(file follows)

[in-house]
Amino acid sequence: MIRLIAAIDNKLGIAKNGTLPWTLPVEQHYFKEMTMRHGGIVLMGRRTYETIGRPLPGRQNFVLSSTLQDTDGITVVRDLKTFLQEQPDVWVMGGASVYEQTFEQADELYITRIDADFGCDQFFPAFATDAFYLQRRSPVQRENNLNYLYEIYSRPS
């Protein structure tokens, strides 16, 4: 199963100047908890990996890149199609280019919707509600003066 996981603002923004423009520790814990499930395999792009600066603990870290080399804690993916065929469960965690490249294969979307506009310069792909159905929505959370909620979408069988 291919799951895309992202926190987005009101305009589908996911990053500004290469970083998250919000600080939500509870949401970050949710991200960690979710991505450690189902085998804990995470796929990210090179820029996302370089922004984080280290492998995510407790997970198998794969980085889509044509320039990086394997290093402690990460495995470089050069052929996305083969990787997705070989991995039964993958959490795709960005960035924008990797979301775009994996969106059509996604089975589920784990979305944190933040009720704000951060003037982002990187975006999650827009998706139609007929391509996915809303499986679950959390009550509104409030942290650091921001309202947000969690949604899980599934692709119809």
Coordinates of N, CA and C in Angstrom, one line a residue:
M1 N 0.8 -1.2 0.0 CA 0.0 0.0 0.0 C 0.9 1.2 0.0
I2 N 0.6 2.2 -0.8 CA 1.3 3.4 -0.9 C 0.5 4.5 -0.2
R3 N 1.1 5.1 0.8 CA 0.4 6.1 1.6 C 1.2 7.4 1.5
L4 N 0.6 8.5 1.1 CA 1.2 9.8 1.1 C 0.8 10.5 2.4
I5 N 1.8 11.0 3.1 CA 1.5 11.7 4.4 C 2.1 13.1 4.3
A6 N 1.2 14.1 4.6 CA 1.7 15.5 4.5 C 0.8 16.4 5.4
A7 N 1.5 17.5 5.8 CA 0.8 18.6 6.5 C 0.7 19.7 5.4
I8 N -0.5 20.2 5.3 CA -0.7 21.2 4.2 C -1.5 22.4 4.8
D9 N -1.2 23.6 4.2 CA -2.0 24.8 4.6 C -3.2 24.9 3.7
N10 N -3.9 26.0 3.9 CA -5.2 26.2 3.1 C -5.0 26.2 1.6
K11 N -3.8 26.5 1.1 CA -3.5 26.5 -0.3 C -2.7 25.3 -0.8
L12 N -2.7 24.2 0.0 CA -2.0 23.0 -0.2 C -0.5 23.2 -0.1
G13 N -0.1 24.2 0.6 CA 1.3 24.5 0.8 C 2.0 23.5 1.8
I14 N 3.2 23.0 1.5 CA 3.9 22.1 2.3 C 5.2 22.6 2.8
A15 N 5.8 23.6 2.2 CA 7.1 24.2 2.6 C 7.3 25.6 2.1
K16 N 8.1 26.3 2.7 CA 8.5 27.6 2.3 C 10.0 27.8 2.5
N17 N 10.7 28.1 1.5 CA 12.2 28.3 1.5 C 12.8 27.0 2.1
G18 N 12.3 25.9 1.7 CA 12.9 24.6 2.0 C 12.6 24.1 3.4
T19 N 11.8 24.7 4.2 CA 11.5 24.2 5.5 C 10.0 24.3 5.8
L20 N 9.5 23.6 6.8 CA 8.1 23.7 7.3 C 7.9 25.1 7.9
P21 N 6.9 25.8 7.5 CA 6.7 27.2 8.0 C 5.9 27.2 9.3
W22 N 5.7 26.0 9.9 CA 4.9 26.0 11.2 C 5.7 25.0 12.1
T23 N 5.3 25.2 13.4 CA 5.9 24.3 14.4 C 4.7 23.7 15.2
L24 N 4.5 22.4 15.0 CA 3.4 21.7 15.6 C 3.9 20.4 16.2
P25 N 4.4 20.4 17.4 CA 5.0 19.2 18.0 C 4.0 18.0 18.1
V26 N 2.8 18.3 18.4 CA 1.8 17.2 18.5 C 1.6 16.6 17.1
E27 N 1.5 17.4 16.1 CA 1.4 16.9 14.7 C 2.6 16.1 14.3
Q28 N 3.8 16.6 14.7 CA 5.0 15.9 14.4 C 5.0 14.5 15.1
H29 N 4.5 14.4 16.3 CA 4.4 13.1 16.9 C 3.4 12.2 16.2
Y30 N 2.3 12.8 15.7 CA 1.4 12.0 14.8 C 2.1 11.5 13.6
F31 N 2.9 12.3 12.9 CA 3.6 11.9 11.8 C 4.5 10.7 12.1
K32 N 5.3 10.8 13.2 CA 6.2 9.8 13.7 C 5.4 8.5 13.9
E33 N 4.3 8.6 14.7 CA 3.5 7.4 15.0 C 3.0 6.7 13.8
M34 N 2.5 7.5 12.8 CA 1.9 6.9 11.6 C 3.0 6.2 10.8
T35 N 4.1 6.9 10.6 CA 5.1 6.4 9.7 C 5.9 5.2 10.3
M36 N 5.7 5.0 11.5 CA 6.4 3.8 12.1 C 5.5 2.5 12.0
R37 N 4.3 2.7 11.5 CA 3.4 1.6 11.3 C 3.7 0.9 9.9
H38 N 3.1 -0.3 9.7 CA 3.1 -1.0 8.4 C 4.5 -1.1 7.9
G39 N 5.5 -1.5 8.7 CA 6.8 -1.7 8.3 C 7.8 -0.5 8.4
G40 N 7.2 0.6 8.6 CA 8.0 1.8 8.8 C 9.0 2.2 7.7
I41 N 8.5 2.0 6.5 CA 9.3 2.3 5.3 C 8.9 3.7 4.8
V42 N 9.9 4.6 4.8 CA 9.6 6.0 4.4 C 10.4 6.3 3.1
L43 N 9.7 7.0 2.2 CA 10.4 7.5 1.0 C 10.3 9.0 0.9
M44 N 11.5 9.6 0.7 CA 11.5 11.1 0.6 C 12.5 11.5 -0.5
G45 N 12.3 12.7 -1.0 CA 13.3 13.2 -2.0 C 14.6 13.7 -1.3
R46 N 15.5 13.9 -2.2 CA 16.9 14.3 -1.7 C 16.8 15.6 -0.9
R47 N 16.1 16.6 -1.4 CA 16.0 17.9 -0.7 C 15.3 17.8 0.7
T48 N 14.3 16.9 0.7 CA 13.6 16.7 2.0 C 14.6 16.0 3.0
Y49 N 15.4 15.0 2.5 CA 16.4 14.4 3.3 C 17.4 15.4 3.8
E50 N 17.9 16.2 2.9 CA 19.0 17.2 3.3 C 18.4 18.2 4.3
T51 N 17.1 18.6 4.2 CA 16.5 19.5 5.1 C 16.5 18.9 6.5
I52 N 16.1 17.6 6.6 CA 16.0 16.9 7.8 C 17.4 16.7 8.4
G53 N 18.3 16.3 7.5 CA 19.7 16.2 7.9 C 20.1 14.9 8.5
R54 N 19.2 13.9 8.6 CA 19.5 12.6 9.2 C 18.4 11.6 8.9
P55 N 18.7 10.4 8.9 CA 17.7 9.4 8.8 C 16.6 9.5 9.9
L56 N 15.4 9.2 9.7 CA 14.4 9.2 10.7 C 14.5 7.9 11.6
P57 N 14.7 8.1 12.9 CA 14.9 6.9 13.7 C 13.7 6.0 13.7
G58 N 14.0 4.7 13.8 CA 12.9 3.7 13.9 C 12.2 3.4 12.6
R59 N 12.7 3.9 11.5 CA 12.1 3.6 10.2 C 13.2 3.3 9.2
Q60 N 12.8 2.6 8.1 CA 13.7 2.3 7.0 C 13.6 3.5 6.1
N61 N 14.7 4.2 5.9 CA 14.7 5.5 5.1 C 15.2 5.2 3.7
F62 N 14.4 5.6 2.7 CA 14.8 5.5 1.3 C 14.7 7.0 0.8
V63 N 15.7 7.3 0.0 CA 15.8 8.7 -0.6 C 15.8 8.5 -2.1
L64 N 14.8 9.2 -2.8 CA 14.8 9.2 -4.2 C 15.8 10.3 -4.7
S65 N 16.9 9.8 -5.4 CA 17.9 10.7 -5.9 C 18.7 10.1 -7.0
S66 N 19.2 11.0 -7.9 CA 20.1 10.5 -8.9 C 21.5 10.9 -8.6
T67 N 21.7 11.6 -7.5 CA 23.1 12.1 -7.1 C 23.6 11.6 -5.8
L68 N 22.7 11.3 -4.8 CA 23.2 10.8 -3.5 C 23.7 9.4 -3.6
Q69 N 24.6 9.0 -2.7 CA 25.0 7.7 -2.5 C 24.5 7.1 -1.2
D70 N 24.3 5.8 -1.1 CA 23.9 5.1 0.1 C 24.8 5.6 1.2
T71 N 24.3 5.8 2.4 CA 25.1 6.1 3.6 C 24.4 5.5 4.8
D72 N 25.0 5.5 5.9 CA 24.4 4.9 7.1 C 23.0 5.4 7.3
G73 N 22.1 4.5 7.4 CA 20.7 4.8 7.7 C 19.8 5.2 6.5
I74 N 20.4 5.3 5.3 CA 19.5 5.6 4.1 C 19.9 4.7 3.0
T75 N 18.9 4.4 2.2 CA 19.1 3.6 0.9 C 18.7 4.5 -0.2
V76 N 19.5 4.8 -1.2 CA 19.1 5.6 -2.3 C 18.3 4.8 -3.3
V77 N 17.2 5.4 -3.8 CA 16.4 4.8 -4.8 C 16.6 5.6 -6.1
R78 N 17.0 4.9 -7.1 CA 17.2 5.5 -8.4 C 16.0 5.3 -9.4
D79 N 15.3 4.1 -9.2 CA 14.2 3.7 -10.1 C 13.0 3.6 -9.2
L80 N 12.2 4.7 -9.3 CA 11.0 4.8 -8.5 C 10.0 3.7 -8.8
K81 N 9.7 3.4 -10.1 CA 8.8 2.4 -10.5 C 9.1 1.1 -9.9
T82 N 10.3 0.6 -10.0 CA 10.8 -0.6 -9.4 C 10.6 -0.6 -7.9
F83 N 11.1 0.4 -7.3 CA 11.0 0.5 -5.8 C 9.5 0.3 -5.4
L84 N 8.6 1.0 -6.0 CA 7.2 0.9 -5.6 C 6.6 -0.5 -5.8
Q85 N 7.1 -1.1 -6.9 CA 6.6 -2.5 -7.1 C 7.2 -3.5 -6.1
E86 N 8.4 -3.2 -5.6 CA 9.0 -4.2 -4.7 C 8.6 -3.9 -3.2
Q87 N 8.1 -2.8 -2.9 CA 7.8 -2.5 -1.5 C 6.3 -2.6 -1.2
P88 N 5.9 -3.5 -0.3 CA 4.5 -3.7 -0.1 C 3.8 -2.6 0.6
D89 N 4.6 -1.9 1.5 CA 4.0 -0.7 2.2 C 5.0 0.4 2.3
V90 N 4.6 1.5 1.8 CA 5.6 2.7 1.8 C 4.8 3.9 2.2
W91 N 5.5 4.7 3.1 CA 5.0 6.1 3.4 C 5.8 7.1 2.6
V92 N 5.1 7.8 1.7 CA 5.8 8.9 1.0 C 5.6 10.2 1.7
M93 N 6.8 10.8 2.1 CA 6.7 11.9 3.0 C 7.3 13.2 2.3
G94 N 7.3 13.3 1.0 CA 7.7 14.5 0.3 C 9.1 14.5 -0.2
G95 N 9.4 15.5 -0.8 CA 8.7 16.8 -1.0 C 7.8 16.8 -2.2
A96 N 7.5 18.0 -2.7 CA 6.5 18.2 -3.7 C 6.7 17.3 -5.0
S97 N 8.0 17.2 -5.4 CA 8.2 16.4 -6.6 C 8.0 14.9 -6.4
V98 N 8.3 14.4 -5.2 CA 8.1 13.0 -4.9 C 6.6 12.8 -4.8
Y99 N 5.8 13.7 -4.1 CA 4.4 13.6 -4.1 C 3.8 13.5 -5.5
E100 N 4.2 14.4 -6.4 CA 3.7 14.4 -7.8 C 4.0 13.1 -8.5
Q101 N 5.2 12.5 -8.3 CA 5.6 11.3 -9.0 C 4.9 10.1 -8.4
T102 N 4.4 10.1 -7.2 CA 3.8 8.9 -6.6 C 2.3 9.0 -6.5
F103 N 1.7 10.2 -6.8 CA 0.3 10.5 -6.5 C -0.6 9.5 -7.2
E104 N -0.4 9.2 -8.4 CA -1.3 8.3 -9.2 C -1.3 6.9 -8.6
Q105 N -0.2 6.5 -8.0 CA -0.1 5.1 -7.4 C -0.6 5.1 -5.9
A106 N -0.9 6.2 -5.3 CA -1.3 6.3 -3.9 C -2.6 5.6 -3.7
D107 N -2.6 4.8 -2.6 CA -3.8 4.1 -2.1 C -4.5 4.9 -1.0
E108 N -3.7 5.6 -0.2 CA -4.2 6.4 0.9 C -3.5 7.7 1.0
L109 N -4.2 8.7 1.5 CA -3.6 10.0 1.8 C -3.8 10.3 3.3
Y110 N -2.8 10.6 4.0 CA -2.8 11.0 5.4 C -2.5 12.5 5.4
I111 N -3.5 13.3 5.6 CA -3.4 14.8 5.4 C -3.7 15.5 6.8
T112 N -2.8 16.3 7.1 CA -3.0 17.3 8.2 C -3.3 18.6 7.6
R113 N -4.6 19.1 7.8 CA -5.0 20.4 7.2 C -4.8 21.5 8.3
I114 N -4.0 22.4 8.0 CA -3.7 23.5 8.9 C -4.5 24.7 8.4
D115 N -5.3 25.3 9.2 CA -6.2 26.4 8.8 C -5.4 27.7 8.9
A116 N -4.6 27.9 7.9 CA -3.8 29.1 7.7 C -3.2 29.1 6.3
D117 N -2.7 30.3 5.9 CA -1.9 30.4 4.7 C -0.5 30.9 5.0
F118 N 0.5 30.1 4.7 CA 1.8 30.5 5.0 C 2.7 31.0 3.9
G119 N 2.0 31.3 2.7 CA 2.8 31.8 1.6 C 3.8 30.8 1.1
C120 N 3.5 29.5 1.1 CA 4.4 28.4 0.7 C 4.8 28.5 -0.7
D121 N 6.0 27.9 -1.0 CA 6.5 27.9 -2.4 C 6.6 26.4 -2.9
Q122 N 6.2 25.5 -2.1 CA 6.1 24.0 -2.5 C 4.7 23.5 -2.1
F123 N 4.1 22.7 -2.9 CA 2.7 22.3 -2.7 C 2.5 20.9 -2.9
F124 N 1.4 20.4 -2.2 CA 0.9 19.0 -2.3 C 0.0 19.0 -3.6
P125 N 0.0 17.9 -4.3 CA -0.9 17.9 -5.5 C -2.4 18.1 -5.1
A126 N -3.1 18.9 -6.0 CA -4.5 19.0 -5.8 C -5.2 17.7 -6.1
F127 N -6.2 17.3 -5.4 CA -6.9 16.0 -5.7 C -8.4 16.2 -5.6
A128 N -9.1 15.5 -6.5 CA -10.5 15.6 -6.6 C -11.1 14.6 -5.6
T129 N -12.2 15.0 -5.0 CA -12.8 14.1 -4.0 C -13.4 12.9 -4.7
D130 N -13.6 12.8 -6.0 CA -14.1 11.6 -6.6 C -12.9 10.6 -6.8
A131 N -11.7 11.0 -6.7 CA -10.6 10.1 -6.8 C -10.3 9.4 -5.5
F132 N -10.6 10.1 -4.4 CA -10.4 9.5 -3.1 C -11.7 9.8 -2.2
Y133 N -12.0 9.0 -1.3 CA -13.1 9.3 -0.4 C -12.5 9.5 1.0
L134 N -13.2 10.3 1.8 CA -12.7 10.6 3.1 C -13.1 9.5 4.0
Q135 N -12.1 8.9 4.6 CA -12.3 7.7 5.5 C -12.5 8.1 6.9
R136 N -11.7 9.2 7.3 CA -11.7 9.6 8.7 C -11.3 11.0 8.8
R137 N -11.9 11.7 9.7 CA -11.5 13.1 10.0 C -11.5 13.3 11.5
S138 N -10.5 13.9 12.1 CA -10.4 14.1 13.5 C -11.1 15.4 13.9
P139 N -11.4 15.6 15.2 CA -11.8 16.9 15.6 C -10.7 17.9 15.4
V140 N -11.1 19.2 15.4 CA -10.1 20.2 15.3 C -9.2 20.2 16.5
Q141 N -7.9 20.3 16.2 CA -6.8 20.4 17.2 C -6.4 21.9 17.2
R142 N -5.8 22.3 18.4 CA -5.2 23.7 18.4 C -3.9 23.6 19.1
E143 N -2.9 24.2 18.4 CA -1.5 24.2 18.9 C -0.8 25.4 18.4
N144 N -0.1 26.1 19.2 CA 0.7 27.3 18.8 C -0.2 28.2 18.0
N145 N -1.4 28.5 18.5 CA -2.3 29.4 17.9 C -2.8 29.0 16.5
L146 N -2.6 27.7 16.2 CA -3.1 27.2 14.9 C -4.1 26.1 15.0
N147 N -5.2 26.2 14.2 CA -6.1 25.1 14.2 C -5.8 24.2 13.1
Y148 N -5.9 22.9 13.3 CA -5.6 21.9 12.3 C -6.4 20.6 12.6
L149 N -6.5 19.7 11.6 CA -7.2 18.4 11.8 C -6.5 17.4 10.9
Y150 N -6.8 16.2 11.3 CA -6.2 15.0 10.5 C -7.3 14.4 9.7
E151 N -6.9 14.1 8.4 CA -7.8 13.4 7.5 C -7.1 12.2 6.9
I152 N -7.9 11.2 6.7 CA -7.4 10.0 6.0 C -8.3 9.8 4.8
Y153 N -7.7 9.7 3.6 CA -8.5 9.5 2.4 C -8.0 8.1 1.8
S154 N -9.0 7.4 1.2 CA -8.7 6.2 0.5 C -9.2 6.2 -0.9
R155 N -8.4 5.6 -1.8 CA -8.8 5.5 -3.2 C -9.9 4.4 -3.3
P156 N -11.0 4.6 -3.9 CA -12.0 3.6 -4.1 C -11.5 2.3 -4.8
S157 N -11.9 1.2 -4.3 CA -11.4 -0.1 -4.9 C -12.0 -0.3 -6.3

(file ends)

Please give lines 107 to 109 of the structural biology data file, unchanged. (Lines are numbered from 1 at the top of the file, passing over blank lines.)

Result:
F103 N 1.7 10.2 -6.8 CA 0.3 10.5 -6.5 C -0.6 9.5 -7.2
E104 N -0.4 9.2 -8.4 CA -1.3 8.3 -9.2 C -1.3 6.9 -8.6
Q105 N -0.2 6.5 -8.0 CA -0.1 5.1 -7.4 C -0.6 5.1 -5.9